Dissolution of Antarctic shelf carbonates: an insignificant feedback to acidification
Hauck, Judith, Arrigo, K. R., Hoppema, Mario, van Dijken, G. L., Völker, Christoph and Wolf-Gladrow, Dieter (2012) Dissolution of Antarctic shelf carbonates: an insignificant feedback to acidification [Talk] In: EGU General Assembly 2012, 22.-27.04.2012, Vienna, Austria .Full text not available from this repository.
Dissolution of calcium carbonate neutralizes anthropogenic CO2. An upward shift of the calcite and aragonite
saturation horizons exposes carbonate deposits to dissolution which is an important carbon sink reaction on a time
scale of several thousand years for the world oceans.
In the Southern Ocean, the surface calcite and aragonite saturation states are naturally low due to cold temperatures.
They are further reduced by the uptake of anthropogenic carbon which is strongest in the top 1000 m.
Undersaturation at the surface might occur even before the underlying water column is completely undersaturated.
Therefore, carbonate sediments on Antarctic shelves are likely to be be among the first to dissolve due to man-made
Obviously, we need to know the inventory of CaCO3 in the bioturbated layer of the Antarctic shelf sediments
to quantify the capacity of this negative feedback mechanism. Here, we present a technique that allows us to
spatially interpolate CaCO3 data on the Antarctic shelves. We derive quantitative relationships between nearly
400 measurements of CaCO3 on the Antarctic shelves, water depth and satellite-derived primary production in the
overlying water column. This confirms that primary production mainly determines the CaCO3 distribution on the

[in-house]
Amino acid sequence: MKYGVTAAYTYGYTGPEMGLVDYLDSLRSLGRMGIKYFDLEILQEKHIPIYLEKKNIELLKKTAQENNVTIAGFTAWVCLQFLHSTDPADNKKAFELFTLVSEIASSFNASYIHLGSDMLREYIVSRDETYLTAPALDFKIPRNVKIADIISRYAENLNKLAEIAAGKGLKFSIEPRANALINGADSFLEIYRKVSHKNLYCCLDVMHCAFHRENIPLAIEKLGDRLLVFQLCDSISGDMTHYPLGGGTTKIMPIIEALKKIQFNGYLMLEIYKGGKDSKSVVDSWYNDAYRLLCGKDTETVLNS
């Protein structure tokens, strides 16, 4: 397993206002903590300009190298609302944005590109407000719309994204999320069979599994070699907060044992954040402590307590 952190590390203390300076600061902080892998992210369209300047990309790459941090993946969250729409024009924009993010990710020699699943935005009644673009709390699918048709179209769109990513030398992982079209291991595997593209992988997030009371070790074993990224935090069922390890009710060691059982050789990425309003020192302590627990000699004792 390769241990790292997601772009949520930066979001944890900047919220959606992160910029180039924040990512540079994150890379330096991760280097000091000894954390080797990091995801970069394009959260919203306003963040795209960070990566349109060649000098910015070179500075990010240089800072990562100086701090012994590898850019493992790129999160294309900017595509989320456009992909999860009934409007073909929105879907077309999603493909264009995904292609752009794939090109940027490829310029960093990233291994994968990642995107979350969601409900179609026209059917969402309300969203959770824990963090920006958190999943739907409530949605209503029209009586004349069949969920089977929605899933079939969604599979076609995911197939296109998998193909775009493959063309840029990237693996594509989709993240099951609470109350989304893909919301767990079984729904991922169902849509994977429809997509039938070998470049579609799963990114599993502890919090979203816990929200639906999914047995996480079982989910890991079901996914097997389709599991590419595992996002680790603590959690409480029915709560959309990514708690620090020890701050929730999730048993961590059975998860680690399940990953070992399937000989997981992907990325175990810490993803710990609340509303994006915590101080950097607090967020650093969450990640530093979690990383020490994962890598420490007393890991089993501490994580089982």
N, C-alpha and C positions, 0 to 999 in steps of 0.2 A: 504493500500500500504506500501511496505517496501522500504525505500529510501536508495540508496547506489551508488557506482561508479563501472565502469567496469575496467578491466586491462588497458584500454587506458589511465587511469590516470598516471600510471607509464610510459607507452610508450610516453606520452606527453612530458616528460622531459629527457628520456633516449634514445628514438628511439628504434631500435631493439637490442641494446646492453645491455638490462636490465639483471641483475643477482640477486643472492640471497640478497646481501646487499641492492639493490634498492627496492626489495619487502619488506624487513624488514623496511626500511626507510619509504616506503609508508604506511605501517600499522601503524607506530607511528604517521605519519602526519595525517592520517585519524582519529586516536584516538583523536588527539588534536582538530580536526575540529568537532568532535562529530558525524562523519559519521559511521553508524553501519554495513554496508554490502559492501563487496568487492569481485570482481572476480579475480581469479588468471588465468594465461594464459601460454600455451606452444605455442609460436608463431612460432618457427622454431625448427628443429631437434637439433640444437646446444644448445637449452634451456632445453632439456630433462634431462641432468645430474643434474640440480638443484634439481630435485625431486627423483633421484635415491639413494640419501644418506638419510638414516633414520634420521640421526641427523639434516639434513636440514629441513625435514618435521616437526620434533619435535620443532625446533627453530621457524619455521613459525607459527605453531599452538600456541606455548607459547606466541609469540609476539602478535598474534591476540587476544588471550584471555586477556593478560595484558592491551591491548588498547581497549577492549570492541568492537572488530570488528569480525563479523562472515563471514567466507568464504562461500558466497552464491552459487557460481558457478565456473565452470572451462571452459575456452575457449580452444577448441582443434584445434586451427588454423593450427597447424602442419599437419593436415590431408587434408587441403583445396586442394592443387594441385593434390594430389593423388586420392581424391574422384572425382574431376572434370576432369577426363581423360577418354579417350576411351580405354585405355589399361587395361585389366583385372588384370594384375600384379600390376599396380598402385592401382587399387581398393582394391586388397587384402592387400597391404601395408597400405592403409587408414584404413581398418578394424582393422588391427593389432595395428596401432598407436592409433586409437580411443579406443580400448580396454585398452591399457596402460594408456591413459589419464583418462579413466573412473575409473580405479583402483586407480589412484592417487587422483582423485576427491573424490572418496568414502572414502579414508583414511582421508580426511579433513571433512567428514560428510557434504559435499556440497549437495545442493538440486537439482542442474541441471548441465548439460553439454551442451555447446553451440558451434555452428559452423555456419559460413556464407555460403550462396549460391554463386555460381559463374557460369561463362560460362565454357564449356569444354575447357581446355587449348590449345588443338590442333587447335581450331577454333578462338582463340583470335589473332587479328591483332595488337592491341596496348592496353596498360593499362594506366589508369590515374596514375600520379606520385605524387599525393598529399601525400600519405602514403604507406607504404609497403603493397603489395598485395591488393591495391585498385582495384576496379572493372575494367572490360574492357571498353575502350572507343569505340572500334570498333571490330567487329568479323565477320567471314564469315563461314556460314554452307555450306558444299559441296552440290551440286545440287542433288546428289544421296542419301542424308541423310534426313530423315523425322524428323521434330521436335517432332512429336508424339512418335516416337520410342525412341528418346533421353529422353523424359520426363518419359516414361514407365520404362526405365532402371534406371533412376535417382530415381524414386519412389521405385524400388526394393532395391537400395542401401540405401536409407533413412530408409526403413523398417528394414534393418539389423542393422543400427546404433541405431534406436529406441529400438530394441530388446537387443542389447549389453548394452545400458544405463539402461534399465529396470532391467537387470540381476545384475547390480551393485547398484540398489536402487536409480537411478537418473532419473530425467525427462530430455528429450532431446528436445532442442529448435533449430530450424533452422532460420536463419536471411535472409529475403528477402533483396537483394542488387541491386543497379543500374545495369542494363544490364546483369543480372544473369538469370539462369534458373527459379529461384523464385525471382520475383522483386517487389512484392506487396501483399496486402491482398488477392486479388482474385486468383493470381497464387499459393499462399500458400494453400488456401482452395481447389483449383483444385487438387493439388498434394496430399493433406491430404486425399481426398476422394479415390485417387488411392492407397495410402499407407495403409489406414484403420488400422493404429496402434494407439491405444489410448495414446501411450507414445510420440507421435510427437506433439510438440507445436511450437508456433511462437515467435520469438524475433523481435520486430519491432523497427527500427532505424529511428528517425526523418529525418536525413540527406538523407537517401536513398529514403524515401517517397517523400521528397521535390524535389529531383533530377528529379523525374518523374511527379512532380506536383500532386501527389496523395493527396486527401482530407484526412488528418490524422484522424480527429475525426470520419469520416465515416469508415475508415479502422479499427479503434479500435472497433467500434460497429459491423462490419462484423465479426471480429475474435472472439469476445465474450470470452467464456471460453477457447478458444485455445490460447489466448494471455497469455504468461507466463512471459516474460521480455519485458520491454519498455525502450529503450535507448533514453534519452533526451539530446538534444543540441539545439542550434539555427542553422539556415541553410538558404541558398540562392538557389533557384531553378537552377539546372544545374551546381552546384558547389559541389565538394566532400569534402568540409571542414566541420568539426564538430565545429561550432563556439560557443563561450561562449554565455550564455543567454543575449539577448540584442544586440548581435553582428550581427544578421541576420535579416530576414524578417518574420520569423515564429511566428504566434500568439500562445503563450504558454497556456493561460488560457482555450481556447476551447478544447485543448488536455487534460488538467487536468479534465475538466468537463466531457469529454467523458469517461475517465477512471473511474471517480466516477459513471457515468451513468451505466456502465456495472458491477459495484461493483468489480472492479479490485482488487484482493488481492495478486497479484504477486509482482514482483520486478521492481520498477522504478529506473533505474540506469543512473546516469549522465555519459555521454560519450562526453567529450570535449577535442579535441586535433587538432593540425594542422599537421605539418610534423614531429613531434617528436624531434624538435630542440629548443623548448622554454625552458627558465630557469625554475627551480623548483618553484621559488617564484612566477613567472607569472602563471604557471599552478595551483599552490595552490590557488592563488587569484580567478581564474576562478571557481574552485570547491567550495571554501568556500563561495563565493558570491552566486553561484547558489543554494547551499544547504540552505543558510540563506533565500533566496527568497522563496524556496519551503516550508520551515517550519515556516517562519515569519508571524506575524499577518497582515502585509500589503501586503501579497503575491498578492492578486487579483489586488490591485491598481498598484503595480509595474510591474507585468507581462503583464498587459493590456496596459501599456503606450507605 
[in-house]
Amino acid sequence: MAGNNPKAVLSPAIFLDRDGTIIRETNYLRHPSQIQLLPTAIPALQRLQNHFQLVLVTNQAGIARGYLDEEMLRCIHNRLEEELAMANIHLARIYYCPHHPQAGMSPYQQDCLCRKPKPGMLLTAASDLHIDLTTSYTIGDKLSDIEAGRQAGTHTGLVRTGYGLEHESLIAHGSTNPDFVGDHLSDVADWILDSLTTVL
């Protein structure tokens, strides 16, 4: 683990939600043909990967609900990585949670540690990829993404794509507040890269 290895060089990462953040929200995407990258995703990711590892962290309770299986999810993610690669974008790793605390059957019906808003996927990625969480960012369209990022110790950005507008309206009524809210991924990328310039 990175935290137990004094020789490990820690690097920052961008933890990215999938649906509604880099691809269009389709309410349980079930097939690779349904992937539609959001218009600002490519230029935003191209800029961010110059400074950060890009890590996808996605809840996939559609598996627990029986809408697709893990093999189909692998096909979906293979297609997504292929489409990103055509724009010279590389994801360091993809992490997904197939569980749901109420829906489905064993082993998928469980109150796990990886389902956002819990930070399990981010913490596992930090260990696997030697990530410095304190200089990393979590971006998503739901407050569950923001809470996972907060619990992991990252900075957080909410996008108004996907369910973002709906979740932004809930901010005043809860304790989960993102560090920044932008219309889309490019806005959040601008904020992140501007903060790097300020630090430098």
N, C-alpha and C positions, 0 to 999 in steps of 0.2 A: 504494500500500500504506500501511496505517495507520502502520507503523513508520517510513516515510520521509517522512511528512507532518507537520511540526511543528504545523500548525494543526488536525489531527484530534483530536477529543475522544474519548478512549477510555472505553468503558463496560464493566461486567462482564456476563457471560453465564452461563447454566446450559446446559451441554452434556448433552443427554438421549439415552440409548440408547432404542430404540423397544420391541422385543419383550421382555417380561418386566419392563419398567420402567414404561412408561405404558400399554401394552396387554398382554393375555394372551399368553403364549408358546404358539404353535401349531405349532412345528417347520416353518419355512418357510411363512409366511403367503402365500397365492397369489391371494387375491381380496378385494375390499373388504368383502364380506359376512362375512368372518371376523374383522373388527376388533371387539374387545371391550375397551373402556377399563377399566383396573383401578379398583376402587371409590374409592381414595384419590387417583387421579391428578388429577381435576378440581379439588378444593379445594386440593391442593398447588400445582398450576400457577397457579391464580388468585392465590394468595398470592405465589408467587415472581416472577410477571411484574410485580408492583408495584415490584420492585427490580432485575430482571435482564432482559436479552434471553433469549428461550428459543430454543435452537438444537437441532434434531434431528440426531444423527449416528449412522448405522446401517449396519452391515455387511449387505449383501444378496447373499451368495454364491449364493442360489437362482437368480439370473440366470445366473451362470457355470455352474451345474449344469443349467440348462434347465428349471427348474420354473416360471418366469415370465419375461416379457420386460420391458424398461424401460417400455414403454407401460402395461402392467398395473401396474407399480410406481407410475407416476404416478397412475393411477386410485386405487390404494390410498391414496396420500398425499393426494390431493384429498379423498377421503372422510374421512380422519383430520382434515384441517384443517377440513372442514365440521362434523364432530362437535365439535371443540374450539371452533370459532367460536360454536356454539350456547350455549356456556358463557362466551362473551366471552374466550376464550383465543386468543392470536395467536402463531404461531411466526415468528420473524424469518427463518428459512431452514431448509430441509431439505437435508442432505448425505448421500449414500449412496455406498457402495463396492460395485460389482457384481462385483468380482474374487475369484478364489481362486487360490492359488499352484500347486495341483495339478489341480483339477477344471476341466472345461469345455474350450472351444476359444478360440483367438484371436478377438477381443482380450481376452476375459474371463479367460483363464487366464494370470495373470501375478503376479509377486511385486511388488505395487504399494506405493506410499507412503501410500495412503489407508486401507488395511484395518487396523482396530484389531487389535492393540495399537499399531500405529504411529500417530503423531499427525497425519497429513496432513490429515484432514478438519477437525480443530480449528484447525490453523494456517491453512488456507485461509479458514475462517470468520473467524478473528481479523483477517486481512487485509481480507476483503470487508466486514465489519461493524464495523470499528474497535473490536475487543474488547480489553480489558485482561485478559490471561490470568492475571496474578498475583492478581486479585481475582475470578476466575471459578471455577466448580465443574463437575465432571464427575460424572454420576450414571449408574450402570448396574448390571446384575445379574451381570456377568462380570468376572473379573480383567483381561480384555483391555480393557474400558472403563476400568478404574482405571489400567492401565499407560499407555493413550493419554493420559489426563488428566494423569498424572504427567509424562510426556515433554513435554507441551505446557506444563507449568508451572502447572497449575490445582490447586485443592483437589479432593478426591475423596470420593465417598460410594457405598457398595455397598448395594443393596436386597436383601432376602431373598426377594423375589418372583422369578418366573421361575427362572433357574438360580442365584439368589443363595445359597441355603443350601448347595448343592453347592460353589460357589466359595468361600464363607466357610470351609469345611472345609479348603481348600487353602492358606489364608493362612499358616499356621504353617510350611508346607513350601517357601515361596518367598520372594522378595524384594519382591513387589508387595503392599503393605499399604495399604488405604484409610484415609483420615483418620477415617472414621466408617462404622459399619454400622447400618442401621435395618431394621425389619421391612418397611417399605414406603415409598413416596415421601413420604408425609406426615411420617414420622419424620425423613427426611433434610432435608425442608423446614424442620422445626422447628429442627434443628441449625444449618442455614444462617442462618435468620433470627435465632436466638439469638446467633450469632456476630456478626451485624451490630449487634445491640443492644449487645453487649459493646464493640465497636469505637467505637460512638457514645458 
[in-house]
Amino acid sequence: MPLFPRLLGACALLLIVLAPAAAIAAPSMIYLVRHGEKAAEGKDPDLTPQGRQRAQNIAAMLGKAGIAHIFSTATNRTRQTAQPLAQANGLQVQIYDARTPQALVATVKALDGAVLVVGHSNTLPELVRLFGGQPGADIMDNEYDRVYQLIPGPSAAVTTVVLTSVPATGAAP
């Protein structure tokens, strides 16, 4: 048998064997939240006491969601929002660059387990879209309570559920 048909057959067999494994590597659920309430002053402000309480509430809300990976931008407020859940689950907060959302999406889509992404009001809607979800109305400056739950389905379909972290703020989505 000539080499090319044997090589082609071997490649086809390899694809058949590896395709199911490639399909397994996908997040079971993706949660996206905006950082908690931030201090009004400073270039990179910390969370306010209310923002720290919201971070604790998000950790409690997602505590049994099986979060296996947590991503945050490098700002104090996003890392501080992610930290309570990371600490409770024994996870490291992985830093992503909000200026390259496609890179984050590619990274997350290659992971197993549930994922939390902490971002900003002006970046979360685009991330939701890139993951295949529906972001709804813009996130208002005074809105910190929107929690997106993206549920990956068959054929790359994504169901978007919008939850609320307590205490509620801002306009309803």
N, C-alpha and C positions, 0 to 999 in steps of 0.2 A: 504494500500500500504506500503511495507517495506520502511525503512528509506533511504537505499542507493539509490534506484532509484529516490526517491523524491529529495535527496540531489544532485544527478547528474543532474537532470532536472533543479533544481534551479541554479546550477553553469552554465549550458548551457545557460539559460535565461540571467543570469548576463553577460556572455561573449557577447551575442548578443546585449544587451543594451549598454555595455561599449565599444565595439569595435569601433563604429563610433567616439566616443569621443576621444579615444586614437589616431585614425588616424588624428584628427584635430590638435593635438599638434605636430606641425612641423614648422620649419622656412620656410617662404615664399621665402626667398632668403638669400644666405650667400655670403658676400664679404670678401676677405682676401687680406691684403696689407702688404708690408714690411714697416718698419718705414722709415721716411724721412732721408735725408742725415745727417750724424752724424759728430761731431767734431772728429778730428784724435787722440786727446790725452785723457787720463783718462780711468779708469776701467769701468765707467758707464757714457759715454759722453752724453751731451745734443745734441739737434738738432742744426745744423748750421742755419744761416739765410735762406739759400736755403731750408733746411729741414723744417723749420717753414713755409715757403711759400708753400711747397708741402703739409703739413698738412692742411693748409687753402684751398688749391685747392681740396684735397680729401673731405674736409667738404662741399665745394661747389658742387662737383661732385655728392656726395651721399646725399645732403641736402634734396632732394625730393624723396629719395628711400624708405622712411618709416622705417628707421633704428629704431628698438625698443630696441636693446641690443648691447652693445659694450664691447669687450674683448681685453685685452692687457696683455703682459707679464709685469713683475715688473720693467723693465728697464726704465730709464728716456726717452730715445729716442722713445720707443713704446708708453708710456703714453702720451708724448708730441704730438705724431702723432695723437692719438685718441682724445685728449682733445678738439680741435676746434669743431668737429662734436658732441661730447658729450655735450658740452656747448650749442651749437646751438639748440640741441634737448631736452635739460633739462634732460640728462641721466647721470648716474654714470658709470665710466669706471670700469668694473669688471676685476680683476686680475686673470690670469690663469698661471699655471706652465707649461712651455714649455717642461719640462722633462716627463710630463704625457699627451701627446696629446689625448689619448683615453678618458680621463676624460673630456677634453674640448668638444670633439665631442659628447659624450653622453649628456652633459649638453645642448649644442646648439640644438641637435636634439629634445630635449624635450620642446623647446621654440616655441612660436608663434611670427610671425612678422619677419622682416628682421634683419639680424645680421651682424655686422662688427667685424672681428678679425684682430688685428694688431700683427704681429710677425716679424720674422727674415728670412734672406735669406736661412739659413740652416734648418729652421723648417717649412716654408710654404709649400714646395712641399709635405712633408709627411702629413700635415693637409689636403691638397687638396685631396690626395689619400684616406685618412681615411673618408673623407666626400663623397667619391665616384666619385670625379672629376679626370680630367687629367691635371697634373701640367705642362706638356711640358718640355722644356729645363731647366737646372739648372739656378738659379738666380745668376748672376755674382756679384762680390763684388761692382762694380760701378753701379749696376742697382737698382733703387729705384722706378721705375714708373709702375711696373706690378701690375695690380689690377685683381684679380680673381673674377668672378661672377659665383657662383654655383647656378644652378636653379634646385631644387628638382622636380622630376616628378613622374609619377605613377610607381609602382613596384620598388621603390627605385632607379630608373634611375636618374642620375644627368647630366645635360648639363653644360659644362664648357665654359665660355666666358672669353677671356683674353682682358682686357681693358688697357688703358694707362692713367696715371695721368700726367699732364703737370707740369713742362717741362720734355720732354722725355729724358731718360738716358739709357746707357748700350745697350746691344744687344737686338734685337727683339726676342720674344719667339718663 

Antarctic shelves: On the one hand, there is hardly any CaCO3 production when primary production is low. On
the other hand, dissolution due to CO2 produced by remineralization of organic matter dominates in high primary
production regions; this constrains CaCO3 accumulation and preservation to regions with an optimum primary
These relationships between sedimentary CaCO3, primary production, and water depth are then applied to produce
a map of CaCO3 on all Antarctic shelves. The inventory, calculated from this interpolated map of CaCO3, amounts
to 4 Pg CaCO3, capable to neutralize about 0.5 Pg C. This, however, is in the same range as estimates of the annual
anthropogenic CO2 uptake in the Southern Ocean. The dissolution of CaCO3 is limited by slow reaction kinetics,
otherwise CaCO3 could disappear from the Antarctic shelves in only one to a few years. Our analysis suggests that
deposits of CaCO3 will dissolve without releasing a significant buffering signal and that Antarctic acidification
will proceed without being slowed down by dissolution of carbonates from Antarctic shelves.
|Document Type:||Conference or Workshop Item (Talk)|
|Additional Information:||Geophysical Research Abstracts Vol. 14, EGU2012-1088, 2012 EGU General Assembly 2012|
|Date Deposited:||02 May 2016 08:18|
|Last Modified:||02 May 2016 08:18|
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